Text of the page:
28 April, 2009

Book 9 - Rapunzel's Revenge, or: Punzie, your Mum's a total bi- witch.

Not particularly related link of the day: The Agatha Christie Reading Challenge Carnival. Read, enjoy, join in!

And now, to business: I know I said I was trying to keep this place manga- and comics-free, but this book is a graphic novel, which is technically different. Possibly. Anyway, I don't really care, because it was too awesome to not blog about.

Title: Rapunzel's Revenge (2008)

Authors: Shannon and Dean Hale

Illustrator: Nathan Hale

Why this book? I was looking for Wonder Women comics in my local bookstore and found this instead.

What's it all about anyway? Rapunzel lives in a grand villa with her mother, and her mother's servants. Surrounding her mother's villa is a wall so high it's impossible for Rapunzel to climb - which is just as well, as she has an adventurous spirit her mother clearly doesn't approve of. Rapunzel knows there's some kind of mystery surrounding her, and is sure that if she could just see over the wall she'd know what it was. But when she finally manages make her way to the other side of the wall, she realises her whole world is based on a lie - and her so-called mother's punishment is severe. Rapunzel gets hidden away in the middle of a magical forest, unable to escape from the high-up, empty tree trunk she is trapped in.

...Until the magic of the forest causes her hair to grow alarmingly long. Rapunzel begins to braid it, to use it to keep herself entertained - it can be a jump-rope, a swing, a lasso - and eventually, it's long enough for her to use it to escape. She makes her way to the nearest village, and instantly finds herself in a spot of trouble when she helps a cross-dressing barmaid out during a fight. The barmaid turns out to be a boy named Jack, who's hiding a secret or two as well as his real gender - like why, exactly he's travelling across the land with a goose named Goldy, and why he has - of all things! - a lucky bean.

With Jack as her guide, Rapunzel starts to make her way back towards her false mother's villa, and discovers that her name - Mother Gothel - is known and hated far and wide. Mother Gothel has become the number one cause of deforestation, tearing up the land in order to increase the size of her own empire. Rapunzel becomes intent on revenge, not just for her own sake, but for the sake of every other family that Mother Gothel has destroyed.

The Good and the Bad
This isn't just a retelling of a fairytale; this is the retelling of a fairytale as a Western! So there's tavern brawls, sheriffs, posses, quick-drawing, desert hermits, travelling thespians and unironic use of the "tarnation". I mean, I'm not exactly a huge Western fan, but what isn't there to love about turning possibly the most passive fairytale heroine of all time into a wandering, cowgirl adventurer? (Now, if only the same could be done to Cinderella, preferably without Drew Barrymore's involvement).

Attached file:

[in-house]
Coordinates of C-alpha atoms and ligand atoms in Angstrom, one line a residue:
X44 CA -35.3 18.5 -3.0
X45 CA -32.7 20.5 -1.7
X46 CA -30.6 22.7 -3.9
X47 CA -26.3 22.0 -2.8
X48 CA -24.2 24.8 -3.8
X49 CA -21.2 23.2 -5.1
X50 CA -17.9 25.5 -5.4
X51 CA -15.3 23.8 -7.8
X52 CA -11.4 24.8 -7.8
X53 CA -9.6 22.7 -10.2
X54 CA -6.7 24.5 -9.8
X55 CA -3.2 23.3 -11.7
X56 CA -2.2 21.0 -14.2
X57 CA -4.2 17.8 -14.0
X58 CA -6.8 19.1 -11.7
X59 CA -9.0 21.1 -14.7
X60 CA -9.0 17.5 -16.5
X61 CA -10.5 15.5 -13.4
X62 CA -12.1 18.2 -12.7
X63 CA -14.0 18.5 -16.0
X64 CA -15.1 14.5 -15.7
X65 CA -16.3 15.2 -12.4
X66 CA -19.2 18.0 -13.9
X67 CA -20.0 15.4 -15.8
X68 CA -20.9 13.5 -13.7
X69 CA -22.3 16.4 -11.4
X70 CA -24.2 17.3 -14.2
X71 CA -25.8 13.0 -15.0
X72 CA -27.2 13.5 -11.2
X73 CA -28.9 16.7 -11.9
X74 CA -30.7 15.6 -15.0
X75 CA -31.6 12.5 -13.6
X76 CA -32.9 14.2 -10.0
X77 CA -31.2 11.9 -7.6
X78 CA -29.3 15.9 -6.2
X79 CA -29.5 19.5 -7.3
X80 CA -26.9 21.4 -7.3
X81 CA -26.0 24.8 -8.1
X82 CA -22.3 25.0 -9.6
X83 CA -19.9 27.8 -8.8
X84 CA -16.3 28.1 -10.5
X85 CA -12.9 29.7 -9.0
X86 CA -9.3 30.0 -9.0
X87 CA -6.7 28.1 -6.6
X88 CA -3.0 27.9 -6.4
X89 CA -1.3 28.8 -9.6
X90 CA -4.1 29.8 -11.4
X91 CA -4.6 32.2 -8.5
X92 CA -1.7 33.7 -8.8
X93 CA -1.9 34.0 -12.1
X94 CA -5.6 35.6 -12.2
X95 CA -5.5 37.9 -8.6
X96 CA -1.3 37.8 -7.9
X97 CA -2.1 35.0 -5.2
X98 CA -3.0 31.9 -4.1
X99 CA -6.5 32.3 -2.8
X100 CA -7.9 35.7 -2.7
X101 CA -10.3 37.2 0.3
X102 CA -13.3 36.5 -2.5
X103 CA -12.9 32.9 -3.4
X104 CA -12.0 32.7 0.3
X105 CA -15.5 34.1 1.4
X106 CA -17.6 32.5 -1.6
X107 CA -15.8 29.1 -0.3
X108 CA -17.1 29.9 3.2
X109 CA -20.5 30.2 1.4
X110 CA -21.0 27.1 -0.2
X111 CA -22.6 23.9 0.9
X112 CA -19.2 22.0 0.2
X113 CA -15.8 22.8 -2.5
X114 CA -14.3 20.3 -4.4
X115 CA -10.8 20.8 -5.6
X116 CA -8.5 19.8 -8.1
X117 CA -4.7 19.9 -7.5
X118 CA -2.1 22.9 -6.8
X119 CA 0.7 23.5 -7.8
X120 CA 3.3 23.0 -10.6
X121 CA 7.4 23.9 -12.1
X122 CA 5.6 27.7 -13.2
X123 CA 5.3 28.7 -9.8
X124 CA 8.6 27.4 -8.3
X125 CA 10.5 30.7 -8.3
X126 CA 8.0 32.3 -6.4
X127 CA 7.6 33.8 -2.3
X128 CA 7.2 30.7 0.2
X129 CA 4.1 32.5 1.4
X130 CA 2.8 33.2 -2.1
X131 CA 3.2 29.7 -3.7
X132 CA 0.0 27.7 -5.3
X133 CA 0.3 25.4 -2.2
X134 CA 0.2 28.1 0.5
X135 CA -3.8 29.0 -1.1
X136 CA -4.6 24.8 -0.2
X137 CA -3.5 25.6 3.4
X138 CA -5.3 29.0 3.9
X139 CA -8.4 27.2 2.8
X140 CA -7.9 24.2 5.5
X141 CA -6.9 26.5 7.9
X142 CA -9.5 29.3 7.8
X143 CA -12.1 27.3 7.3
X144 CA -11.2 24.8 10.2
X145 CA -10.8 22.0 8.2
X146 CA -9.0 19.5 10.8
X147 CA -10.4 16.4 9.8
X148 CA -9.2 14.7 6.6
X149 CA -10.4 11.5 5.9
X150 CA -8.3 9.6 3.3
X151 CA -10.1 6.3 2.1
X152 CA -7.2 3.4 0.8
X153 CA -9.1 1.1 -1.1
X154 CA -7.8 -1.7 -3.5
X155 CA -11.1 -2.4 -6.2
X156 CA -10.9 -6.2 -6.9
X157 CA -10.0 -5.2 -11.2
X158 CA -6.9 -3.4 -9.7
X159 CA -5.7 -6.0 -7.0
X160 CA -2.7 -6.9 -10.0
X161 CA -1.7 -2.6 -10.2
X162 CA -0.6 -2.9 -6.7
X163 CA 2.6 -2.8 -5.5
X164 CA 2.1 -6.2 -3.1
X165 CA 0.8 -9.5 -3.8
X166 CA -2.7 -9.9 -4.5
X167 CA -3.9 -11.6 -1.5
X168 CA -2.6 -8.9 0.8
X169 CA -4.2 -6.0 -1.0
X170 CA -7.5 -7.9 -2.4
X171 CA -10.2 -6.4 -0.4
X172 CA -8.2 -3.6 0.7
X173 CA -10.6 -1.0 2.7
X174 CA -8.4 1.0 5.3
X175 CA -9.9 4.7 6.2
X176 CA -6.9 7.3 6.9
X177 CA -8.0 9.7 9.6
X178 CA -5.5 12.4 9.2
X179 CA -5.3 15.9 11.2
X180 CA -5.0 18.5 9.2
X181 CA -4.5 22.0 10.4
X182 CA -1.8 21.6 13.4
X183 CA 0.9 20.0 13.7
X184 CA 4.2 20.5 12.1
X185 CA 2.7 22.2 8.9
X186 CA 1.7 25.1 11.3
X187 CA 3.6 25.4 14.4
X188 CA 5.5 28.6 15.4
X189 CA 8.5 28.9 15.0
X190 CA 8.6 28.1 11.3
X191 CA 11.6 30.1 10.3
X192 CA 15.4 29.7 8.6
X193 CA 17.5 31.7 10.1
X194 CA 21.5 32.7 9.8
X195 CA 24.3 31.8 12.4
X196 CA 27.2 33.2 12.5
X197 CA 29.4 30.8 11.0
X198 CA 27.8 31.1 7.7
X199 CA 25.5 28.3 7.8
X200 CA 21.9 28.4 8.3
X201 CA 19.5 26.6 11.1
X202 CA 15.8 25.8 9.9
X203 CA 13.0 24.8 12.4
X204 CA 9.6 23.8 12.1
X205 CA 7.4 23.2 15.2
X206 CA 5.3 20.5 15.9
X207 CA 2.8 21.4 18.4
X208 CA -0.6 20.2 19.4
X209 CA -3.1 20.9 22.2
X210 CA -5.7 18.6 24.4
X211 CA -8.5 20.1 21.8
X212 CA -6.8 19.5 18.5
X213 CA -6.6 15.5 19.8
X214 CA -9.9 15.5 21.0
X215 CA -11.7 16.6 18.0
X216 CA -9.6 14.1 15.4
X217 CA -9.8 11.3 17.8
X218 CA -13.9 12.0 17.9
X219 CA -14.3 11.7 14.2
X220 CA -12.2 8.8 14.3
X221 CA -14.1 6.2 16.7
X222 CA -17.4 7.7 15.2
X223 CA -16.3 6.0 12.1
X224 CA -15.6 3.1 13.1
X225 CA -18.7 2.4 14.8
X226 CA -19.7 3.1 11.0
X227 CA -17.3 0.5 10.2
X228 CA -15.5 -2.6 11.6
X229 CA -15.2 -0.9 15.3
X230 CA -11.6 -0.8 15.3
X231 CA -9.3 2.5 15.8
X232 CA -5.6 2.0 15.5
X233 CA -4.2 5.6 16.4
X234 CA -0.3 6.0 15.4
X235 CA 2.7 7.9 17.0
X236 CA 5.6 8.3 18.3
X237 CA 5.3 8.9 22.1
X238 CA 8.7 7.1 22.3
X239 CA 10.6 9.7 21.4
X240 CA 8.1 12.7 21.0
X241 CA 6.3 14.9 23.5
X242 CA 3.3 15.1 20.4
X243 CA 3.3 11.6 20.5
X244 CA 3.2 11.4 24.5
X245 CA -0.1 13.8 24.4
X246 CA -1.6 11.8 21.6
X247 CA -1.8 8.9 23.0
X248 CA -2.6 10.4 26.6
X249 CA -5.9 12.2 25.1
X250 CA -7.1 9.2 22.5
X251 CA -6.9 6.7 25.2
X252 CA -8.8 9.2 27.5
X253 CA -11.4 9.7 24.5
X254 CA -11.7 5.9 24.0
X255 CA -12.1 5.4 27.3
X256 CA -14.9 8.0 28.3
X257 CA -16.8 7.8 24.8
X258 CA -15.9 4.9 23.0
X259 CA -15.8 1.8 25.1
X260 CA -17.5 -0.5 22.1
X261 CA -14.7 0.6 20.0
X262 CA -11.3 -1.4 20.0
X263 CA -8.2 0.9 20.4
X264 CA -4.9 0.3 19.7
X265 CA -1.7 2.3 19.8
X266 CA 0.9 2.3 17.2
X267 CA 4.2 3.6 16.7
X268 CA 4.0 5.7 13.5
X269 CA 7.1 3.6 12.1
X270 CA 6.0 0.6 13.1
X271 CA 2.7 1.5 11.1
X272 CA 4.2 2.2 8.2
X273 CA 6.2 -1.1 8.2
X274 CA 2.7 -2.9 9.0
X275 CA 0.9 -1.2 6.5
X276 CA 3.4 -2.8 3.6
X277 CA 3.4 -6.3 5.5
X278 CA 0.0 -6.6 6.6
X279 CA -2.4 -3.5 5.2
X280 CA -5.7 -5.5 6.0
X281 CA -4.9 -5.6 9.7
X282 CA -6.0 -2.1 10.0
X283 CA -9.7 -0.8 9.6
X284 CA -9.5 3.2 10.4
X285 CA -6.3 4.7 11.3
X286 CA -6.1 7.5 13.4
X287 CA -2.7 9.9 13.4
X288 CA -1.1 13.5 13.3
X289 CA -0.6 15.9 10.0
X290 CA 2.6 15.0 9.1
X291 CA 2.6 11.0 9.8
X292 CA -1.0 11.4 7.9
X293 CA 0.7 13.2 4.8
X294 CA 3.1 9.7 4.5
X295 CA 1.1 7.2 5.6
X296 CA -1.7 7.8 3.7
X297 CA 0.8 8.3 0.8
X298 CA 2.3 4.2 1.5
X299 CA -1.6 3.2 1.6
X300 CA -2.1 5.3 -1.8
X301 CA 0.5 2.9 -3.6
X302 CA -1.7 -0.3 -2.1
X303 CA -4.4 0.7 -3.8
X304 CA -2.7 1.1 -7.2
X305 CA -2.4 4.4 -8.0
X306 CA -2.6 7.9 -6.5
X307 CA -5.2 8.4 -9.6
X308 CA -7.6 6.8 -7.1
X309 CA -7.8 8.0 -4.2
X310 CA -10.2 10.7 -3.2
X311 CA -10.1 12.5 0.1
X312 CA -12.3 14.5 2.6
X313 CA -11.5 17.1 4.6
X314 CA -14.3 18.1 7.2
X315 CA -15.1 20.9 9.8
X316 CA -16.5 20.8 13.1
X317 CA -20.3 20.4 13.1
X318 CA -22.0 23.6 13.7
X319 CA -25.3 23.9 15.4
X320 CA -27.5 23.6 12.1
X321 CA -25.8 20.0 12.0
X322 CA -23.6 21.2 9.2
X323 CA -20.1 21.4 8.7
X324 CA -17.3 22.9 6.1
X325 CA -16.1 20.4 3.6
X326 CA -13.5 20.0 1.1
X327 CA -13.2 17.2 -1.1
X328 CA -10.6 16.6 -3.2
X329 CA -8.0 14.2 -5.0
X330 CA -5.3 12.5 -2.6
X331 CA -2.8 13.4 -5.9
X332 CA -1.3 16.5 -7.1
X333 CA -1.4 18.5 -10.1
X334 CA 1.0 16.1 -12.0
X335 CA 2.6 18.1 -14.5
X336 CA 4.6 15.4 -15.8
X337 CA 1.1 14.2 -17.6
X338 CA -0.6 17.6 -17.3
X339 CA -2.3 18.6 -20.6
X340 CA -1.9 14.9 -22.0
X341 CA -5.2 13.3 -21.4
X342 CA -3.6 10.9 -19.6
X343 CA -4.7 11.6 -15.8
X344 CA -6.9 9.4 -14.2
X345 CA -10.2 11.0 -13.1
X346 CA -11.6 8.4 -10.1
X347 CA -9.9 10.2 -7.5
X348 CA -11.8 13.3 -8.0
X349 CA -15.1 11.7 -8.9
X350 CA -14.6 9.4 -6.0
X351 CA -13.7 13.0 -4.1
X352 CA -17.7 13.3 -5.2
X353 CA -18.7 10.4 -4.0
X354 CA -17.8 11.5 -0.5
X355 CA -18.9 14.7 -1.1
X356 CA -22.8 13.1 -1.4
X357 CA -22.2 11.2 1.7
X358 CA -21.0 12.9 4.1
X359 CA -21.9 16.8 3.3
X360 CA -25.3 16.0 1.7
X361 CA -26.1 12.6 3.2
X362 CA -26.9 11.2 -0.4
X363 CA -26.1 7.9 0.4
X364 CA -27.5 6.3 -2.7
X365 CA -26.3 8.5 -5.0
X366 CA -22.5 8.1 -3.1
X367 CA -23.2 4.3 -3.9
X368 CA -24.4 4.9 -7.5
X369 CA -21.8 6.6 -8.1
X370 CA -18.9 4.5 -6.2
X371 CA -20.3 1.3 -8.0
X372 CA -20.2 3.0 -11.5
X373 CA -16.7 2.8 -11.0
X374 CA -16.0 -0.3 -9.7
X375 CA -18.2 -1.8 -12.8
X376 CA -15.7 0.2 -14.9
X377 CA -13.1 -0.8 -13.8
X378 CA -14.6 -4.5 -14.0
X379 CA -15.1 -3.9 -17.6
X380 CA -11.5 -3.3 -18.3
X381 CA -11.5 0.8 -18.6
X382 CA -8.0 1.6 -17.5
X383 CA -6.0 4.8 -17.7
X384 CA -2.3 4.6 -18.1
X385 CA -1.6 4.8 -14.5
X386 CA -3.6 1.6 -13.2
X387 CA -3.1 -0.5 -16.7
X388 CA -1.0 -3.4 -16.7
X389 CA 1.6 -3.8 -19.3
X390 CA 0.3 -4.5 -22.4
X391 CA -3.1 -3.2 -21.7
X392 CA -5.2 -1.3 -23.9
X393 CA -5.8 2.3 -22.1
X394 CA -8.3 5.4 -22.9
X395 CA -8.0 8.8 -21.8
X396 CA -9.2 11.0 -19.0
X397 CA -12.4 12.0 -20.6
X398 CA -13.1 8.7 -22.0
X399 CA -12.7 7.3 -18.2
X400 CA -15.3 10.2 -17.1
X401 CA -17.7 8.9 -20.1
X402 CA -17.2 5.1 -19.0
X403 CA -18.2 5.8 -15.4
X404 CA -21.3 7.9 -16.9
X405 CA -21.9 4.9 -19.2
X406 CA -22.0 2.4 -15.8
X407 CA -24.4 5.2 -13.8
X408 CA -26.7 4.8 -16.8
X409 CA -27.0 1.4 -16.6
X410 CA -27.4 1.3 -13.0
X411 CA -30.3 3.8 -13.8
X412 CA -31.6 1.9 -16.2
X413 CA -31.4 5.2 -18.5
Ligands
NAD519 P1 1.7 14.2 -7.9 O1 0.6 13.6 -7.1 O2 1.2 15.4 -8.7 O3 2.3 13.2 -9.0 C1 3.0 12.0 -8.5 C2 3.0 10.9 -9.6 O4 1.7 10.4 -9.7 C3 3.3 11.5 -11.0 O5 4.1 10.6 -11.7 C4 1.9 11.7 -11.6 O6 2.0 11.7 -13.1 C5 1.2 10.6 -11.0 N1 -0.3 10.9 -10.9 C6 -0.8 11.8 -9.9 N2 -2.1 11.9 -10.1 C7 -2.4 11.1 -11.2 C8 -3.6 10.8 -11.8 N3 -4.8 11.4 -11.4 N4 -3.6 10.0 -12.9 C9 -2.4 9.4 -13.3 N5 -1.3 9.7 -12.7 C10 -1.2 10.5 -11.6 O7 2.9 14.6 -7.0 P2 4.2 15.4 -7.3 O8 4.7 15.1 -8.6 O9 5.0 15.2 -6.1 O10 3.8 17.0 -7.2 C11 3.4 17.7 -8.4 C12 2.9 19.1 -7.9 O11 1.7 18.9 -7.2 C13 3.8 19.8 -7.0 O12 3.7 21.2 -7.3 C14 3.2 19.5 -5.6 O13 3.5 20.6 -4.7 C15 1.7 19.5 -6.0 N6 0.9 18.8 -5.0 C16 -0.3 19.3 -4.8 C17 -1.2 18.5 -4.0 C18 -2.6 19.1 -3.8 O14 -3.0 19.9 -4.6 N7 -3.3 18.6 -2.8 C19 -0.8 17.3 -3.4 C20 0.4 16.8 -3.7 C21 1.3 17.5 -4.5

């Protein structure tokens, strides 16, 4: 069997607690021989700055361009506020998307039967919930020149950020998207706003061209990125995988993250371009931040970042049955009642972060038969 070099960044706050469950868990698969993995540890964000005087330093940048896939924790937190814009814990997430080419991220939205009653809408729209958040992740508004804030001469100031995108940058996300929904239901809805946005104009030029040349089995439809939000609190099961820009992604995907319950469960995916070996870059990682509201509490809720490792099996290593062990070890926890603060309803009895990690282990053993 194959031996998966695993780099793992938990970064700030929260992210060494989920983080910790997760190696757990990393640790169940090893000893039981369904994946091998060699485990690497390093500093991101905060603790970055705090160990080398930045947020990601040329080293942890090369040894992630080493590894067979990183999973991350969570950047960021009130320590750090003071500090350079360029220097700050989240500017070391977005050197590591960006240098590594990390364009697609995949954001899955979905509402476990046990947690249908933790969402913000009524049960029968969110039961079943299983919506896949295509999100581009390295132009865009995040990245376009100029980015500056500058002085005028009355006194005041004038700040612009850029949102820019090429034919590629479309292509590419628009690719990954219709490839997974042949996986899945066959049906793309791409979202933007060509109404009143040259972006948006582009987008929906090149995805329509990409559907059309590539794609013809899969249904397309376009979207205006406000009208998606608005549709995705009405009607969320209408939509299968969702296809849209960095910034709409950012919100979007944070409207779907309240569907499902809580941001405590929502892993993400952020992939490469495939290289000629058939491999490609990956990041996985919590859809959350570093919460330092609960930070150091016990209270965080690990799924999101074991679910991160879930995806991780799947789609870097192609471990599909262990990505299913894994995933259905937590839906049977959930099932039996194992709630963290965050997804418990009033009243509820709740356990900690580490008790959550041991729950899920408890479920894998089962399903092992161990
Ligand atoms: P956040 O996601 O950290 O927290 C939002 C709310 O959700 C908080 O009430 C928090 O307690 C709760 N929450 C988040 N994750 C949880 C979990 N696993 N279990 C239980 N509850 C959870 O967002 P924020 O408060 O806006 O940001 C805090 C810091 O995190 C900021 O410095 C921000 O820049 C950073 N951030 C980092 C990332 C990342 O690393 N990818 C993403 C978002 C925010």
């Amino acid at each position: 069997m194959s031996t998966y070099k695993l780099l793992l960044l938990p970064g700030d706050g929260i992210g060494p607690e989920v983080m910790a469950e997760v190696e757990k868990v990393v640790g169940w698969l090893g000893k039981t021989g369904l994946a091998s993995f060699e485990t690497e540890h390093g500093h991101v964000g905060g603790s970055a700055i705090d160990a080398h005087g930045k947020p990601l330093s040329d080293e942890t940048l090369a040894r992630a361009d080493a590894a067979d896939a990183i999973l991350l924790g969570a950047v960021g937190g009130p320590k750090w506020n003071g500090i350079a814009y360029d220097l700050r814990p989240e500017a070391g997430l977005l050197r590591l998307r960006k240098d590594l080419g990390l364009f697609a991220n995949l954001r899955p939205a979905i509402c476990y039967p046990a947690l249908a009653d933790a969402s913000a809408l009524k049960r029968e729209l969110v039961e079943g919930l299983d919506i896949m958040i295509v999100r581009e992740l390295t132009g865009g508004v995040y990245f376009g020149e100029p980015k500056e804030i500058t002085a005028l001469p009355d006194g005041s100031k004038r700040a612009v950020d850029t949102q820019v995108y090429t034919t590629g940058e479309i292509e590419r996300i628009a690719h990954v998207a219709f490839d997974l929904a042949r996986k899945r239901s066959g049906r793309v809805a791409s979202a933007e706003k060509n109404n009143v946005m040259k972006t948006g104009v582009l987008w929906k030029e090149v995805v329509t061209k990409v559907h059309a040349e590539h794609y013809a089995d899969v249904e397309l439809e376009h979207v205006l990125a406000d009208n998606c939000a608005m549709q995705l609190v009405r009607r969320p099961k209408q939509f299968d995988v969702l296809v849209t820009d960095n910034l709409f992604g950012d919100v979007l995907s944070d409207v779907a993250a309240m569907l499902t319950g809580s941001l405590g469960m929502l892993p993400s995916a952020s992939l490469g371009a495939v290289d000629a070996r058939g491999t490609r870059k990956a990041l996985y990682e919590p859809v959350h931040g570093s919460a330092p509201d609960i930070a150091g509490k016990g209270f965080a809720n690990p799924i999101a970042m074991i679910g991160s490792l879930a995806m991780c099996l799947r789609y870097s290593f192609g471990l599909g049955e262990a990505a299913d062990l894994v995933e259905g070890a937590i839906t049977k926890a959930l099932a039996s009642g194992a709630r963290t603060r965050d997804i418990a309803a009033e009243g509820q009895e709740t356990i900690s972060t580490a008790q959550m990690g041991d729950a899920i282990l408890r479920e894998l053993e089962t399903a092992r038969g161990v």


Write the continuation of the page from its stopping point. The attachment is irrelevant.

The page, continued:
Rapunzel herself is wonderful: naive, but quick-witted and clever. Jack is a perfect sidekick; loyal, charming, knowledgeable where Rapunzel is not, not quite as good at scheming as she is - in fact, he's better described as a partner than a sidekick, because although Rapunzel is undoubtedly the leader of the two they have a lovely, equitable relationship. Jack is no all-conquering Prince Charming, but the Hales didn't go the other way and turn him into a damsel in distress, either. And yes, in case you need it spelled out for you, he is the Jack of beanstalk fame, out looking for gold to rebuild his house after he ran into some, er, trouble with a few giants.

The art is lovely. It's not overly stylised and it's not too cartoonish. There's still the right amount of the fantastical in it to remind you that yes, this is still a fairytale, without it becoming whimsical. I hate it when artists essentially just draw the same character over and over, with slightly different hairstyles and clothes so you can tell them apart; but Hale doesn't do that - each individual character actually has their very own facial features, which is, you know, how people actually look.

On the downside? Once or twice you're hit by an authorial message so blatantly that you might as well have had a brick thrown at your head. Particularly obvious is Rapunzel saying, after she's averted a would-be murderer:

"I was noticing how without guns in their hands most people around here turned pale."

It doesn't seem so bad out of context, but in context this line sticks out like a sore thumb - particularly since this is a Western. People are going to have guns. Yes, I'm pleased that neither Rapunzel nor Jack carry one, but I can tell when someone is not-very-subtly trying to tell me that Guns Are Bad and it really irritates the hell out of me.

So should I read it or what?
I loved it, and it's readable enough that even if you're not usually into graphic novels you'd probably enjoy it. Here's hoping the Hales team up to make another one!

Incidentally, Shannon Hale is a fairly-well established writer of young adult fantasy - check out her site here.


outpostroad said...

This book looks so cute! I love reworkings of fairy tales. Thanks for the review! I probably never would have heard of it otherwise and I'm probably going to have to get it now.

Sadako said...

Wow, this looks fun! I'm going to check it out. Don't normally like comic/graphic novels, but I love new takes on fairy tales!